Pentagon Seeks to Soften Blow of U.S. Withdrawal From Afghanistan

The August date also gives the administration more time to find places to relocate thousands of Afghans, and their family members, who helped Americans during the 20-year war. The White House has come under heavy pressure to protect Afghan allies from revenge attacks by the Taliban and speed up the lengthy and complex process of providing them with special immigrant visas.

Administration officials previously said they were looking at Guam as one possible location, but State Department officials say they need multiple sites. The foreign ministers of Tajikistan and Uzbekistan were both in Washington last week, and the issue of Afghan security was raised in their meetings with Mr. Austin and Secretary of State Antony J. Blinken.

Finally, having General Miller stay on a few more weeks, and extending the security umbrella at least through August, is intended to offer, if nothing else, a boost for beleaguered Afghan troops. Pentagon officials said that exiting Bagram Air Base and having General Miller leave at the same time would have been a devastating blow to Afghan morale.

“A safe, orderly drawdown enables us to maintain an ongoing diplomatic presence, support the Afghan people and the government, and prevent Afghanistan from once again becoming a safe haven for terrorists that threatens our homeland,” Mr. Kirby said.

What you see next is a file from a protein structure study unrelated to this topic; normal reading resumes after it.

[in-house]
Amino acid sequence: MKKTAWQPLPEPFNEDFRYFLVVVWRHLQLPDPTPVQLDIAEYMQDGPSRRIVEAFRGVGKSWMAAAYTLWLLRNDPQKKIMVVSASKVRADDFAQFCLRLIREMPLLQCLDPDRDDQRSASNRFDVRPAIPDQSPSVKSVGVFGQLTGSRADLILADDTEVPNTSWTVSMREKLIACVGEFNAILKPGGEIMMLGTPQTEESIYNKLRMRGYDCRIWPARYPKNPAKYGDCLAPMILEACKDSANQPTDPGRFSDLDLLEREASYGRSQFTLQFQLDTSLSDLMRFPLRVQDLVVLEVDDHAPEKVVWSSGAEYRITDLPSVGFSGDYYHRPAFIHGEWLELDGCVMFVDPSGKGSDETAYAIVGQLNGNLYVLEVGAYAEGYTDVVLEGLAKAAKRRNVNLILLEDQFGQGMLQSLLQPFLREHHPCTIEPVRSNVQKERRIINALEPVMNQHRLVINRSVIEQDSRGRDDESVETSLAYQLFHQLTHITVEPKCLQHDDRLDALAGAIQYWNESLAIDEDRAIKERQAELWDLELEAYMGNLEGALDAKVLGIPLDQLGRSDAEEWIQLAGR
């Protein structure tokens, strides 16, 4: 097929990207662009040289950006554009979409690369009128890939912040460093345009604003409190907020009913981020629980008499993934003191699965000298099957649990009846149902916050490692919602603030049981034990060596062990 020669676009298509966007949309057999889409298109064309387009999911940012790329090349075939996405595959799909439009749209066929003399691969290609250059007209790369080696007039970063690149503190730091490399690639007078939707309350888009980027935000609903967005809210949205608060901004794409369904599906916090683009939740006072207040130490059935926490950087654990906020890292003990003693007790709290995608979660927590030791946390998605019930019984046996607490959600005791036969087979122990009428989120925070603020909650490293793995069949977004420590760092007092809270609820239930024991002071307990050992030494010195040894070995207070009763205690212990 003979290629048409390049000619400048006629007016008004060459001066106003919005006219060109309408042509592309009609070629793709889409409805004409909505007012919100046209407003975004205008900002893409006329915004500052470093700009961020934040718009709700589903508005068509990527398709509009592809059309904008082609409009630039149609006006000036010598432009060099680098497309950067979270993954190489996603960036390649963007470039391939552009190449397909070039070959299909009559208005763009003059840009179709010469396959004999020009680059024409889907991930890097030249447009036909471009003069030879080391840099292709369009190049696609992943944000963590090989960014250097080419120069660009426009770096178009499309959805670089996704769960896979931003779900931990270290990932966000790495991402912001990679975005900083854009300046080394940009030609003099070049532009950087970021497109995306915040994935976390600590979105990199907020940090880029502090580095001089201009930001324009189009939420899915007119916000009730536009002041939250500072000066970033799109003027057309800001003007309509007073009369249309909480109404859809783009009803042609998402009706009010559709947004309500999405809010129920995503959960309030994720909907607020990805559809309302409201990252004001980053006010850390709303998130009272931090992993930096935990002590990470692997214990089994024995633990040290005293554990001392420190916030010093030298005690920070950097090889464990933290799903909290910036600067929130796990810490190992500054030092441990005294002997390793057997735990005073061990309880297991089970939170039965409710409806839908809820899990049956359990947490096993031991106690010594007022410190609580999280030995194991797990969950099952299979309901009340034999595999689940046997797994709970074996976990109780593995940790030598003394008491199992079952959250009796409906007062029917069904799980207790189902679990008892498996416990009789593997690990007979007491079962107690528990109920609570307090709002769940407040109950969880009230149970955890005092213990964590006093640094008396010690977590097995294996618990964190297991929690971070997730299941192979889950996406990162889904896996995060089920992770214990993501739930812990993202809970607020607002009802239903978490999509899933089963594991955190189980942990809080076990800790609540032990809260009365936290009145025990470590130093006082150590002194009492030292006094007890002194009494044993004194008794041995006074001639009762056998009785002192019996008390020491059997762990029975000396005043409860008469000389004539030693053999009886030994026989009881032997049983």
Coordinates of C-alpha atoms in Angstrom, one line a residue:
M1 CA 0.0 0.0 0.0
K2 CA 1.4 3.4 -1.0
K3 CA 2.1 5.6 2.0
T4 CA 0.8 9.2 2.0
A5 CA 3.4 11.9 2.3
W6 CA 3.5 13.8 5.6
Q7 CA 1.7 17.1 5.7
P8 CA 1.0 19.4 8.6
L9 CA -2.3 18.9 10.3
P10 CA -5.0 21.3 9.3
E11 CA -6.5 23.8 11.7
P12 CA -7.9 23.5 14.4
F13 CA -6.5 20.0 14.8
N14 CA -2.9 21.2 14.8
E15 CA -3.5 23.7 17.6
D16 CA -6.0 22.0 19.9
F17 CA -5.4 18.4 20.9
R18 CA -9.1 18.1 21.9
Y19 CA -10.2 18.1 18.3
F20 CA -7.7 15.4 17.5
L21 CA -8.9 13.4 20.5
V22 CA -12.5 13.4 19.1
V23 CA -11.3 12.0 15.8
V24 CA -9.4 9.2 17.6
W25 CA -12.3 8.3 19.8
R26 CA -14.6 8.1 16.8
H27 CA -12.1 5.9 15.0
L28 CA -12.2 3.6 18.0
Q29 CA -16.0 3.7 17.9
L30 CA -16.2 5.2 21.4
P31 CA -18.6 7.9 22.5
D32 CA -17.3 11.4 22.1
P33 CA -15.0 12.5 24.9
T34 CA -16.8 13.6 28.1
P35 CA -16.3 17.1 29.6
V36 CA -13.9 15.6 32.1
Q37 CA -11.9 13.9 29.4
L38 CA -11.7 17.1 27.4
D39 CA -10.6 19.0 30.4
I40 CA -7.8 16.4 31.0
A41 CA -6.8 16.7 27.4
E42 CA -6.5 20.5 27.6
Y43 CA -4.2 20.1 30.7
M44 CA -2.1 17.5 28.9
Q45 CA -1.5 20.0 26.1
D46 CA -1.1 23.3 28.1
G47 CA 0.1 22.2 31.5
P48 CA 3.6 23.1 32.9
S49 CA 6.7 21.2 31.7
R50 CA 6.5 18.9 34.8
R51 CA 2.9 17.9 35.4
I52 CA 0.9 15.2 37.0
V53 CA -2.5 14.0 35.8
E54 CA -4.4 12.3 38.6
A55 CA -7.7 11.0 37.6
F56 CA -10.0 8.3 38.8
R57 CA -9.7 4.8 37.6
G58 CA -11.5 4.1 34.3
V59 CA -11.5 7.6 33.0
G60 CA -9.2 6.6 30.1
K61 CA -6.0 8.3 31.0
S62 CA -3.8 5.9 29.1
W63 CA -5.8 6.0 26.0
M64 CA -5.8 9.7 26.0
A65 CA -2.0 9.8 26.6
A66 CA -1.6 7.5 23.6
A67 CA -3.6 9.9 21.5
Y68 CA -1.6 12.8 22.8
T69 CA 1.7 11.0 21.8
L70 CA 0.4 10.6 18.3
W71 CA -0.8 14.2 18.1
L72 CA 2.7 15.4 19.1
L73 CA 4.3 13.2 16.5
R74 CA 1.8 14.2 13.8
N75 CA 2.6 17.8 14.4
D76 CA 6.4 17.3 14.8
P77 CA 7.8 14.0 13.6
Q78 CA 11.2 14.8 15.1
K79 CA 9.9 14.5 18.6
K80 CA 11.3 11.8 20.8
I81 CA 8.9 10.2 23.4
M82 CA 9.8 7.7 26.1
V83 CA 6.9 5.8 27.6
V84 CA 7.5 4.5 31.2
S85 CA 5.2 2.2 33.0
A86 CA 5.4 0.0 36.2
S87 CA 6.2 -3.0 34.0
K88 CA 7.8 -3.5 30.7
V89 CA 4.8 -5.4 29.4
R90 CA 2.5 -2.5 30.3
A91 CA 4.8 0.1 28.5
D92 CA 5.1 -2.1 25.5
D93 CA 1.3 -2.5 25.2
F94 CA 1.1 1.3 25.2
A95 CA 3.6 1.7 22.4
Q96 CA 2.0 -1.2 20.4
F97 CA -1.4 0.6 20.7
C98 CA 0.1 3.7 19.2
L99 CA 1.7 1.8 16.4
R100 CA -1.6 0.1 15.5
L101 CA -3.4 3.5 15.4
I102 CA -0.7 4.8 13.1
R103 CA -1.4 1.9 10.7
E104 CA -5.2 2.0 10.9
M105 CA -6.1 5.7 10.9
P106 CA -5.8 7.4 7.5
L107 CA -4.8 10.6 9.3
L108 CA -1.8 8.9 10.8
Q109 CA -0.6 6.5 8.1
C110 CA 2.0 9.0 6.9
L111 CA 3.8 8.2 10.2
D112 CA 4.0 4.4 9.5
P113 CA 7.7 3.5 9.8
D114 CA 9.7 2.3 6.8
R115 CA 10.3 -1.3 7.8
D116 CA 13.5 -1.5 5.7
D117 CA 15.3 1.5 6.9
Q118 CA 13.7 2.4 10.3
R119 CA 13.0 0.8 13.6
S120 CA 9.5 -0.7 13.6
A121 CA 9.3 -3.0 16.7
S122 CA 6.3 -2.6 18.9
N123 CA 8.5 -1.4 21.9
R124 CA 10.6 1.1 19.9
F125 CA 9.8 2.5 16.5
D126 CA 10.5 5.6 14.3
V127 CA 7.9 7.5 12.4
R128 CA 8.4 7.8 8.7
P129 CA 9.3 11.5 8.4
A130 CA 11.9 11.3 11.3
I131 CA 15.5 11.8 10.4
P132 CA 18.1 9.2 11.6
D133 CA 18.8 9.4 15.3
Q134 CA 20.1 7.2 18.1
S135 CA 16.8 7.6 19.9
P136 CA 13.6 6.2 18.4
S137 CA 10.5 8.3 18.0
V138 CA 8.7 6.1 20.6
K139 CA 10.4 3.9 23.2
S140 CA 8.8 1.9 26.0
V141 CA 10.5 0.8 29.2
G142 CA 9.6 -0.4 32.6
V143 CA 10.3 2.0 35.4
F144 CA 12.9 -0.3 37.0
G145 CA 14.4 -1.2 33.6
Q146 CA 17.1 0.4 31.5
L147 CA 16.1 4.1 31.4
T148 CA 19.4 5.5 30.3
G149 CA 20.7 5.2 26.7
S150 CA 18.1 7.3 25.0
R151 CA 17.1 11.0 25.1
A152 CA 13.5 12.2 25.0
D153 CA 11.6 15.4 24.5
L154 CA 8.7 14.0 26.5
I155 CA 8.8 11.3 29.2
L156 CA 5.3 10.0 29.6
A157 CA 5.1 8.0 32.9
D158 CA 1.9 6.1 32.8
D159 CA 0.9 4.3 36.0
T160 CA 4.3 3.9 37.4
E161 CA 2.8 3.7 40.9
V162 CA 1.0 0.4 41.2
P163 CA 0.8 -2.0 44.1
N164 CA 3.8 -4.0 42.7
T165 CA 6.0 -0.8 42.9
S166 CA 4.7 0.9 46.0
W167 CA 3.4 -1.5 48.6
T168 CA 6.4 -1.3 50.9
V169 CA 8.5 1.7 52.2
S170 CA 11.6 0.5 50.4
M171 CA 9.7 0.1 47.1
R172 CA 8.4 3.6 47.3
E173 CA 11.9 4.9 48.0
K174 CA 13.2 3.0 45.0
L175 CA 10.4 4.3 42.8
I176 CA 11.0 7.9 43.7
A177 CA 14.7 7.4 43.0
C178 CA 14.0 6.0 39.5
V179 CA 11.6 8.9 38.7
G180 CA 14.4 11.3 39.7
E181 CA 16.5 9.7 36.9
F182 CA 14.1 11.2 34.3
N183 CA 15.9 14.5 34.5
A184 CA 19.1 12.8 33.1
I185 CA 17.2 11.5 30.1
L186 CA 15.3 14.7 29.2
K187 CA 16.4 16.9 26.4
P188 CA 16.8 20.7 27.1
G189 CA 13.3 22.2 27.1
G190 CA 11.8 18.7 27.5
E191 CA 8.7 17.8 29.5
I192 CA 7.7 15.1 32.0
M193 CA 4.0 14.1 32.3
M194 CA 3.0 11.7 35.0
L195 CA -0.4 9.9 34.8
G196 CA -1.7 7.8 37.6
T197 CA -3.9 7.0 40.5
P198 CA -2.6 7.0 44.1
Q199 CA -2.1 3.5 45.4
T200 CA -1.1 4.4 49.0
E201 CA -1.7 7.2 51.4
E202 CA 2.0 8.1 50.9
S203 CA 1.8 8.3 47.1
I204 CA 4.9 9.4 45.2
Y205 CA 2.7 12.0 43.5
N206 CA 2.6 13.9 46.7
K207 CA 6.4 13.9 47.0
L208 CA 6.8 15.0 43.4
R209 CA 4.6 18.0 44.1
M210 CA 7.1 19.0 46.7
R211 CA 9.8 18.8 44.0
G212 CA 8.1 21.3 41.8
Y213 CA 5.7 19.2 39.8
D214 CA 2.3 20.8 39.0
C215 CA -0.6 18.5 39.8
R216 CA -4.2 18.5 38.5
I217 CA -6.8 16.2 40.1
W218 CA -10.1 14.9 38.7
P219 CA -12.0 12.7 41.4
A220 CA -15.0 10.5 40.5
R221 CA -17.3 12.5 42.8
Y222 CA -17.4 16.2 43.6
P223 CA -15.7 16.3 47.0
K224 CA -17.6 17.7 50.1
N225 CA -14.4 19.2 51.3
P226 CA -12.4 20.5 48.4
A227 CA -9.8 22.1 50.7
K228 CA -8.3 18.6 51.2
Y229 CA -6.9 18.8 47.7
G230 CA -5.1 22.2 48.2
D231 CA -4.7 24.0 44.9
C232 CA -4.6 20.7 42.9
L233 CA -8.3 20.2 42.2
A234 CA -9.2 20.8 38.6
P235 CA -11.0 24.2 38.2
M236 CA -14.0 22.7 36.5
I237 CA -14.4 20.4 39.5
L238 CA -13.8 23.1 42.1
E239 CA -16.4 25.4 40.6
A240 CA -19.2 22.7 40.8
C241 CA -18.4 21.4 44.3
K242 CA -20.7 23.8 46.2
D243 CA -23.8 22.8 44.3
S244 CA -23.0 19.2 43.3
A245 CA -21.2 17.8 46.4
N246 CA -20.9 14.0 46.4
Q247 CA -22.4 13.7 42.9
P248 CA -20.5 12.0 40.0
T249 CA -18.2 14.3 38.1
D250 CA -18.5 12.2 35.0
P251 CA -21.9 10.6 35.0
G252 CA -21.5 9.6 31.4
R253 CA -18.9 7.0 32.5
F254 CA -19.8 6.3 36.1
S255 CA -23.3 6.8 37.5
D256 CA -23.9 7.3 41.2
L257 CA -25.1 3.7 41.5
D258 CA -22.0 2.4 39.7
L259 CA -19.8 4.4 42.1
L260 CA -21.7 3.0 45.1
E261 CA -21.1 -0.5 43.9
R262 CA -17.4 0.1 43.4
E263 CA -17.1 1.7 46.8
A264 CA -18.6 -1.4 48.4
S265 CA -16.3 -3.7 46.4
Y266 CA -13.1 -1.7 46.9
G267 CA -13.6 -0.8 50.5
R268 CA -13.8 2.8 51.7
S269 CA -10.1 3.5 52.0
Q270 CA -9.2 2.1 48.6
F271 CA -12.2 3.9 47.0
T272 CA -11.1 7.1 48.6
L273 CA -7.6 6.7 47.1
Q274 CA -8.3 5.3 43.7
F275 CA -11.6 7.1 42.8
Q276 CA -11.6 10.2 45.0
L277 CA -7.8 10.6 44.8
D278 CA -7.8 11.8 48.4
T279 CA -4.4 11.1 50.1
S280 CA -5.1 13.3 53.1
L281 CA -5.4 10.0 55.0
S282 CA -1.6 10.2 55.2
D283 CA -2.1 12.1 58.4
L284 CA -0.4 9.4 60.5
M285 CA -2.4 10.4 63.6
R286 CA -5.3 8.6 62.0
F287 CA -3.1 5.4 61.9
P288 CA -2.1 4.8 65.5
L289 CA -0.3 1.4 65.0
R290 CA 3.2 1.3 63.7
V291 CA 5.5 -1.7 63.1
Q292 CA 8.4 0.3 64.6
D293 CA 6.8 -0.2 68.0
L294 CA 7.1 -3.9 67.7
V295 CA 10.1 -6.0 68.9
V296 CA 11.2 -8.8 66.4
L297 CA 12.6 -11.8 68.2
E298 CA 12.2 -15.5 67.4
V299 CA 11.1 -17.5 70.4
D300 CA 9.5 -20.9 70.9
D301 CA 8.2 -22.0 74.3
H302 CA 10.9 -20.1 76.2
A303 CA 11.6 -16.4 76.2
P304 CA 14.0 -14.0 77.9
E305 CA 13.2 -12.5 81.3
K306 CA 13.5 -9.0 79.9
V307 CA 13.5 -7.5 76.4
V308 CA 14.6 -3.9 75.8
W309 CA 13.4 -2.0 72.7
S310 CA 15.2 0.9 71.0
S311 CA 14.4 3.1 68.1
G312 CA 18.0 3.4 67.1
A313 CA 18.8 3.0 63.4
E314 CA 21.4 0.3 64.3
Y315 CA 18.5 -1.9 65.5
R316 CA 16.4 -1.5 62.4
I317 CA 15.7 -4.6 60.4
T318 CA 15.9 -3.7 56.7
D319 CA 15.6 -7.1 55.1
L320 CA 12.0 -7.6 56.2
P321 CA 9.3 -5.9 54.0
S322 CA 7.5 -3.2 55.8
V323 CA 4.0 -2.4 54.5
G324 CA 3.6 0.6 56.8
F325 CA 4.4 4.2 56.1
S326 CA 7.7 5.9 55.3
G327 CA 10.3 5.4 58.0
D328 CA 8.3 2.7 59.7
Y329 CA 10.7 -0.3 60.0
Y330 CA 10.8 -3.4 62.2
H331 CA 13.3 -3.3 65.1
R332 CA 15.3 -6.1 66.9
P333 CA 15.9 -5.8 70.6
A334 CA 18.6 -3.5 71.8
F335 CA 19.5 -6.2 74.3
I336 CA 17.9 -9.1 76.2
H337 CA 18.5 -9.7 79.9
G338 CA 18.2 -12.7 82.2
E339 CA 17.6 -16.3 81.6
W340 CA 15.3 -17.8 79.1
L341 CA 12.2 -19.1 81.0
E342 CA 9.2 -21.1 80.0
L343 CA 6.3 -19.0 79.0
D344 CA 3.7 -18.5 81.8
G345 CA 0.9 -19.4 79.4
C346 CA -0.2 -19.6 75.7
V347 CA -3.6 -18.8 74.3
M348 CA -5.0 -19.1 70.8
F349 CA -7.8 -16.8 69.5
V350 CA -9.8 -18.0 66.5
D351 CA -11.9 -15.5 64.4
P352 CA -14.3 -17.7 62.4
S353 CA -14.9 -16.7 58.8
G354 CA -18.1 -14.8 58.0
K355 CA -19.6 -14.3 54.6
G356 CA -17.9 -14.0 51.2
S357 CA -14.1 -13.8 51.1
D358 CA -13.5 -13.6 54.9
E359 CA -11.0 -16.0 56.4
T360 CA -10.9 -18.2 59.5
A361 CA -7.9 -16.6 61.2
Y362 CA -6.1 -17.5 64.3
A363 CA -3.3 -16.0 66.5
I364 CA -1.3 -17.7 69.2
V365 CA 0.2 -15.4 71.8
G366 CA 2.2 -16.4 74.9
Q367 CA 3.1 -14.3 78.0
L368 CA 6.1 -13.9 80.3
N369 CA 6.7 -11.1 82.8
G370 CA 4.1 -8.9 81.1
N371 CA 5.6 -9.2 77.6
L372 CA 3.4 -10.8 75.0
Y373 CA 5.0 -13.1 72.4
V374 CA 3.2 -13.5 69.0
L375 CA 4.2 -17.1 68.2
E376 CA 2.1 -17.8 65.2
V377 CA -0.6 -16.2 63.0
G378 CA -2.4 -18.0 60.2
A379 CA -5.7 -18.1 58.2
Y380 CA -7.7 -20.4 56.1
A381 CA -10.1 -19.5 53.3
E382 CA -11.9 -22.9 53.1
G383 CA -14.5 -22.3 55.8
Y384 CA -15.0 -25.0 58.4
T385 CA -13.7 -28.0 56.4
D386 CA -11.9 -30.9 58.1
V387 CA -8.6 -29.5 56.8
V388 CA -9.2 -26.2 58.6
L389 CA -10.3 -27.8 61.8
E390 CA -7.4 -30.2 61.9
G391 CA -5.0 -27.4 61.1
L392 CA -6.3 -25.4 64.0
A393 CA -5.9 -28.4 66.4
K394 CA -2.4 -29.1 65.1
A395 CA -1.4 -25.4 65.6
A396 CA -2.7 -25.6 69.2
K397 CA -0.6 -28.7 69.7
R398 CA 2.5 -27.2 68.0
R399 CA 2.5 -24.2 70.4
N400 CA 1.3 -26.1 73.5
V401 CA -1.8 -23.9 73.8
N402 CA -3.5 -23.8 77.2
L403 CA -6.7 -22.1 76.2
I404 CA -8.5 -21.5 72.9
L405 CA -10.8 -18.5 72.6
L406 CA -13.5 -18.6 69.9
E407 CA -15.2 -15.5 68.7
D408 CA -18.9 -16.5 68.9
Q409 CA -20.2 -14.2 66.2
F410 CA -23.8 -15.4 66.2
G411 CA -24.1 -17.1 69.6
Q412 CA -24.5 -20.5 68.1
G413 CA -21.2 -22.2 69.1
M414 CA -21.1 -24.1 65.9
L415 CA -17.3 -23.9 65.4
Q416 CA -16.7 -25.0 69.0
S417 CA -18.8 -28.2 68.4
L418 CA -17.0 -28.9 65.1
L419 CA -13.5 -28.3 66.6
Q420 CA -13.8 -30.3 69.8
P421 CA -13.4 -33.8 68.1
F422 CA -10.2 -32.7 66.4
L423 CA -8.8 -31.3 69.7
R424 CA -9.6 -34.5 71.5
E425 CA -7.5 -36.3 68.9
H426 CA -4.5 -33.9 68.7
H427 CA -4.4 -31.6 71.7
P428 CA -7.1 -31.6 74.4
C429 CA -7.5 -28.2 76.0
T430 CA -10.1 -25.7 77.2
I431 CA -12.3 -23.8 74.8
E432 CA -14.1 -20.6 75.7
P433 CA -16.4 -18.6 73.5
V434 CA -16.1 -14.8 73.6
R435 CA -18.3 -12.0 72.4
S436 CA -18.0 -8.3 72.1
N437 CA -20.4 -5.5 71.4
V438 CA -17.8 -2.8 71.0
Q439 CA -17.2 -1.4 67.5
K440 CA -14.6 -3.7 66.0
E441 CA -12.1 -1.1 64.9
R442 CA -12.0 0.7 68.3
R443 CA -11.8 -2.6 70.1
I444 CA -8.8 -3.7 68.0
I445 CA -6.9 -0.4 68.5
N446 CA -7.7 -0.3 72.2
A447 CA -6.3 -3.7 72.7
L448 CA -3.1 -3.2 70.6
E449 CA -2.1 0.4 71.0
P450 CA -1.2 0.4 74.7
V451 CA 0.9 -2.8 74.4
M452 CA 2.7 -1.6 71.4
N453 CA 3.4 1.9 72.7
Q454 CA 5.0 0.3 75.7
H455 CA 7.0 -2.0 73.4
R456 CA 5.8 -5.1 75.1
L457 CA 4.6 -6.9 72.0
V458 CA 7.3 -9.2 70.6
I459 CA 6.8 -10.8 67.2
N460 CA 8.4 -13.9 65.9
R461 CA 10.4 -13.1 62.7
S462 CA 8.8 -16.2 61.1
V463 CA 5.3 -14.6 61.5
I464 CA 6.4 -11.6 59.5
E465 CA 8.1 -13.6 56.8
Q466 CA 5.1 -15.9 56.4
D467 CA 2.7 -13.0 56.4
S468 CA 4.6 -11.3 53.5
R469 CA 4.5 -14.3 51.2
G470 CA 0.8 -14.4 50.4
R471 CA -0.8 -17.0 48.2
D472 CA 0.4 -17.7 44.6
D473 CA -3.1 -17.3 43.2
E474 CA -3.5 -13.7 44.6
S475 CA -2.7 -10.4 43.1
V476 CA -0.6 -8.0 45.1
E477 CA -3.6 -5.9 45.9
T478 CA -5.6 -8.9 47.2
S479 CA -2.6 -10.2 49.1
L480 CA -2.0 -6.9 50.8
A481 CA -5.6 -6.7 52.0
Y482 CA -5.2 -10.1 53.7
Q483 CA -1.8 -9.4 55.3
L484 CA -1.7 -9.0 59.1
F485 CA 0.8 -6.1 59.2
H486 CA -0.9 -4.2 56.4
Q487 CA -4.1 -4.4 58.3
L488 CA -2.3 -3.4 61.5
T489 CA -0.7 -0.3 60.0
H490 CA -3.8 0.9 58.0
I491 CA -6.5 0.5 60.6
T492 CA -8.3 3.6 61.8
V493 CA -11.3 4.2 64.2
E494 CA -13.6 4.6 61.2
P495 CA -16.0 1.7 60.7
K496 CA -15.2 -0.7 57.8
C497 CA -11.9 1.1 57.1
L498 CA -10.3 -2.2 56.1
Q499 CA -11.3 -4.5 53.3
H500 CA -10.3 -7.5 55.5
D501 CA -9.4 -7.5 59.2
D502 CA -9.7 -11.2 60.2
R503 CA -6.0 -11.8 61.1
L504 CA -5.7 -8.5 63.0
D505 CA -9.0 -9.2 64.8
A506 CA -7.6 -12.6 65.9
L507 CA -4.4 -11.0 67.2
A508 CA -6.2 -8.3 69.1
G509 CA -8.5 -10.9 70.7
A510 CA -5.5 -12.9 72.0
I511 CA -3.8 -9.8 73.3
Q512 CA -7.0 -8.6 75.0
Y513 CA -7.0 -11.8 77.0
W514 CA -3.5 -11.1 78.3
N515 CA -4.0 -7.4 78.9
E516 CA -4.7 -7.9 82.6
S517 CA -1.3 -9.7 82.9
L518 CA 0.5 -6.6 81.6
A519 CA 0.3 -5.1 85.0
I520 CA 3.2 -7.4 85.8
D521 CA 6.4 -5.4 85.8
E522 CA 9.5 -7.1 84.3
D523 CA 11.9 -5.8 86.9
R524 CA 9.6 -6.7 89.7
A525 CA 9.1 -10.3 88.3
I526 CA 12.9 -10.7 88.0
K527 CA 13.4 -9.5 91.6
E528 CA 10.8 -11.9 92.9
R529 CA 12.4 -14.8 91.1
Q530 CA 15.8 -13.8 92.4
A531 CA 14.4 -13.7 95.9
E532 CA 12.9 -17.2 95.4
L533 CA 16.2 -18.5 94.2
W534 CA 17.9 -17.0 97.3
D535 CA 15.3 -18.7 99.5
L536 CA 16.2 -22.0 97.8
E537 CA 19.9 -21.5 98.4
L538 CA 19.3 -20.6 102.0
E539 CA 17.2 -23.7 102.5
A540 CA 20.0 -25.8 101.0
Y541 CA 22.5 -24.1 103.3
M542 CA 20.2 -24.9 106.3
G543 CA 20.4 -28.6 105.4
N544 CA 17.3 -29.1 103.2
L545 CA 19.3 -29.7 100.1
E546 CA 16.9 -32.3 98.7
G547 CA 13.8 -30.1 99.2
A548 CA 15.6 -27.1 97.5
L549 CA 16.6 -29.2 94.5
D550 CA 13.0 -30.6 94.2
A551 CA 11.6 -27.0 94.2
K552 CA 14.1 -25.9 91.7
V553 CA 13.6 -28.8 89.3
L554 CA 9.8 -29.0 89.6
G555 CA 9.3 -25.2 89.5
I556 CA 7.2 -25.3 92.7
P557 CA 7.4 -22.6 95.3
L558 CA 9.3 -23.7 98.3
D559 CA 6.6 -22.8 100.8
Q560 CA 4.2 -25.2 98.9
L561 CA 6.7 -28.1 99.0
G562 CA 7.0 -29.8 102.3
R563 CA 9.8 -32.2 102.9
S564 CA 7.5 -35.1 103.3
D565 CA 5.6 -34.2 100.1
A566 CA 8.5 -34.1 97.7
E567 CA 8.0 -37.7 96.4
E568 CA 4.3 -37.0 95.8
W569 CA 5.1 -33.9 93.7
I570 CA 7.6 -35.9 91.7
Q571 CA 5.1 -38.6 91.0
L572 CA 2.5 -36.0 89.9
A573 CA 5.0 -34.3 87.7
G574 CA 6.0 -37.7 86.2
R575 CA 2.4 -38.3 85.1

The White House joined in the reassurance messaging campaign on Friday — up to a point. Mr. Biden said that even though the United States still retained the ability to conduct airstrikes to protect the Afghan government, no reversal of the withdrawal was on the table.

“We have worked out an over-the-horizon capacity,” he said, talking about American warplanes and armed Reaper drones based mainly in the Persian Gulf, “but the Afghans are going to have to do it themselves with the air force they have.”

But all American combat troops and aircraft are now out of Afghanistan, officials said, so any military support to the Afghan forces will have to come from American bases eight hours away in Qatar or the United Arab Emirates.

“Our leaving does not end the war. It just ends the American involvement,” said John R. Allen, a retired four-star Marine Corps general who commanded U.S.-led forces in Afghanistan from 2011 to 2013, and oversaw the beginning of the drawdown of allied forces there, from 150,000 troops to about 11,000, at the end of 2014. “The war will continue.”

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